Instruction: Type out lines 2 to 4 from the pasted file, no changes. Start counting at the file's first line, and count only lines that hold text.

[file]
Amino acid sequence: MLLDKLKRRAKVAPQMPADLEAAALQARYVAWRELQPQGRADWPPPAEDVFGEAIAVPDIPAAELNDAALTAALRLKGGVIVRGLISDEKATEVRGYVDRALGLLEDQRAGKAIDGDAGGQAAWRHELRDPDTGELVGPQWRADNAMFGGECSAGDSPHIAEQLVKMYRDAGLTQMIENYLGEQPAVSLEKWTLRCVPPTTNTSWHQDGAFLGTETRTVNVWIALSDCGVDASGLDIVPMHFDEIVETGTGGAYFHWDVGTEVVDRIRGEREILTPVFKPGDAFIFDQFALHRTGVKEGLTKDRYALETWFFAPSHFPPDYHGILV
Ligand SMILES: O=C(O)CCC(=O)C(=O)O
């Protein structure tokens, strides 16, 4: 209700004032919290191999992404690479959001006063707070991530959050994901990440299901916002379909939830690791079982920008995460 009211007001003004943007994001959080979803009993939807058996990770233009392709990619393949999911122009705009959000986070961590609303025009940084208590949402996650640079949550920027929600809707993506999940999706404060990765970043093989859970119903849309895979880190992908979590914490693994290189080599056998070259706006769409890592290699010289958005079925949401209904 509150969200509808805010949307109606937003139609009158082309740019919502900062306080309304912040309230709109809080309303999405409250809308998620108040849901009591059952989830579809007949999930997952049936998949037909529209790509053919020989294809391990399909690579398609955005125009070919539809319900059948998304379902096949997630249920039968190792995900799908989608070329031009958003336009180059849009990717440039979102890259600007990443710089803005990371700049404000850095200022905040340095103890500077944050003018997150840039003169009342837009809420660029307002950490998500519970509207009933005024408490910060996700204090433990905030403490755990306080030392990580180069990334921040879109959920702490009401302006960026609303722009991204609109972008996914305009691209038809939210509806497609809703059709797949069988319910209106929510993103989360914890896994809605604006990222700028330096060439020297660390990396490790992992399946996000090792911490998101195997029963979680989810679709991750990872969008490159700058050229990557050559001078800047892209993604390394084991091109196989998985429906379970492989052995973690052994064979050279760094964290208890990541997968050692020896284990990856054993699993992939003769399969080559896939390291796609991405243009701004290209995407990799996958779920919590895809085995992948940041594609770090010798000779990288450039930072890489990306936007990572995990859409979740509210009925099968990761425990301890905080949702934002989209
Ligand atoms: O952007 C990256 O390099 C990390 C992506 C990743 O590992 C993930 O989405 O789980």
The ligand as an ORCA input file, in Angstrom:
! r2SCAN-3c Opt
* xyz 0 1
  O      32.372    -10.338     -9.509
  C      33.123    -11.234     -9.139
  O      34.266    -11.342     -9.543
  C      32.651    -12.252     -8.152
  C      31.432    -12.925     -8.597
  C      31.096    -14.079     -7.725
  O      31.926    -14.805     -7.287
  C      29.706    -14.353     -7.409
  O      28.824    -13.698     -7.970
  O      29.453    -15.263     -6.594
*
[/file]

Ligand SMILES: O=C(O)CCC(=O)C(=O)O
């Protein structure tokens, strides 16, 4: 209700004032919290191999992404690479959001006063707070991530959050994901990440299901916002379909939830690791079982920008995460 009211007001003004943007994001959080979803009993939807058996990770233009392709990619393949999911122009705009959000986070961590609303025009940084208590949402996650640079949550920027929600809707993506999940999706404060990765970043093989859970119903849309895979880190992908979590914490693994290189080599056998070259706006769409890592290699010289958005079925949401209904 509150969200509808805010949307109606937003139609009158082309740019919502900062306080309304912040309230709109809080309303999405409250809308998620108040849901009591059952989830579809007949999930997952049936998949037909529209790509053919020989294809391990399909690579398609955005125009070919539809319900059948998304379902096949997630249920039968190792995900799908989608070329031009958003336009180059849009990717440039979102890259600007990443710089803005990371700049404000850095200022905040340095103890500077944050003018997150840039003169009342837009809420660029307002950490998500519970509207009933005024408490910060996700204090433990905030403490755990306080030392990580180069990334921040879109959920702490009401302006960026609303722009991204609109972008996914305009691209038809939210509806497609809703059709797949069988319910209106929510993103989360914890896994809605604006990222700028330096060439020297660390990396490790992992399946996000090792911490998101195997029963979680989810679709991750990872969008490159700058050229990557050559001078800047892209993604390394084991091109196989998985429906379970492989052995973690052994064979050279760094964290208890990541997968050692020896284990990856054993699993992939003769399969080559896939390291796609991405243009701004290209995407990799996958779920919590895809085995992948940041594609770090010798000779990288450039930072890489990306936007990572995990859409979740509210009925099968990761425990301890905080949702934002989209
Ligand atoms: O952007 C990256 O390099 C990390 C992506 C990743 O590992 C993930 O989405 O789980």